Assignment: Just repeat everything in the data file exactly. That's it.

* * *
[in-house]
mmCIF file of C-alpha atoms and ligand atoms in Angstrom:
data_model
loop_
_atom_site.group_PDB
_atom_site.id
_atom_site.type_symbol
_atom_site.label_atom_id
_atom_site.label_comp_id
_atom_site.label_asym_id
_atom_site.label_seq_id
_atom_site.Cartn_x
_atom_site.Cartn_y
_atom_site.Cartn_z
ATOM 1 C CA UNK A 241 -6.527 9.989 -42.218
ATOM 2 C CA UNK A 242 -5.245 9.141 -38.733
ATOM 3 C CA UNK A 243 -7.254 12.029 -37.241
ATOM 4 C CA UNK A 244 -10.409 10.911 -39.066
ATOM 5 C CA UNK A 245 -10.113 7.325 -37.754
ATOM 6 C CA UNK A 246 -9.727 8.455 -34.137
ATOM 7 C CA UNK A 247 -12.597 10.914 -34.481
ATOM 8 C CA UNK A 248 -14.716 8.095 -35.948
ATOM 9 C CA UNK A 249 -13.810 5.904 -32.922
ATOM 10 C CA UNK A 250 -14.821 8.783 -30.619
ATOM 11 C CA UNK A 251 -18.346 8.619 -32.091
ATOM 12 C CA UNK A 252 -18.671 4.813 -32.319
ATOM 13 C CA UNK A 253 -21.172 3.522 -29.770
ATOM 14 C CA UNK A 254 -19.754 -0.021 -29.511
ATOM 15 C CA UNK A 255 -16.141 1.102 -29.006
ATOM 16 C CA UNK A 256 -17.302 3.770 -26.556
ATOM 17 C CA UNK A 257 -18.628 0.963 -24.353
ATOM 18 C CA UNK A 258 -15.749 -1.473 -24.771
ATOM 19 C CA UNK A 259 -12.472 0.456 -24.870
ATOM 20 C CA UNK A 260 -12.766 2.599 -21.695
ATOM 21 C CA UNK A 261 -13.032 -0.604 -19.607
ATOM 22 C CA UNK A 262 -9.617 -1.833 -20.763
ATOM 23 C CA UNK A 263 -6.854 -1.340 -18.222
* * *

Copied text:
[in-house]
mmCIF file of C-alpha atoms and ligand atoms in Angstrom:
data_model
loop_
_atom_site.group_PDB
_atom_site.id
_atom_site.type_symbol
_atom_site.label_atom_id
_atom_site.label_comp_id
_atom_site.label_asym_id
_atom_site.label_seq_id
_atom_site.Cartn_x
_atom_site.Cartn_y
_atom_site.Cartn_z
ATOM 1 C CA UNK A 241 -6.527 9.989 -42.218
ATOM 2 C CA UNK A 242 -5.245 9.141 -38.733
ATOM 3 C CA UNK A 243 -7.254 12.029 -37.241
ATOM 4 C CA UNK A 244 -10.409 10.911 -39.066
ATOM 5 C CA UNK A 245 -10.113 7.325 -37.754
ATOM 6 C CA UNK A 246 -9.727 8.455 -34.137
ATOM 7 C CA UNK A 247 -12.597 10.914 -34.481
ATOM 8 C CA UNK A 248 -14.716 8.095 -35.948
ATOM 9 C CA UNK A 249 -13.810 5.904 -32.922
ATOM 10 C CA UNK A 250 -14.821 8.783 -30.619
ATOM 11 C CA UNK A 251 -18.346 8.619 -32.091
ATOM 12 C CA UNK A 252 -18.671 4.813 -32.319
ATOM 13 C CA UNK A 253 -21.172 3.522 -29.770
ATOM 14 C CA UNK A 254 -19.754 -0.021 -29.511
ATOM 15 C CA UNK A 255 -16.141 1.102 -29.006
ATOM 16 C CA UNK A 256 -17.302 3.770 -26.556
ATOM 17 C CA UNK A 257 -18.628 0.963 -24.353
ATOM 18 C CA UNK A 258 -15.749 -1.473 -24.771
ATOM 19 C CA UNK A 259 -12.472 0.456 -24.870
ATOM 20 C CA UNK A 260 -12.766 2.599 -21.695
ATOM 21 C CA UNK A 261 -13.032 -0.604 -19.607
ATOM 22 C CA UNK A 262 -9.617 -1.833 -20.763
ATOM 23 C CA UNK A 263 -6.854 -1.340 -18.222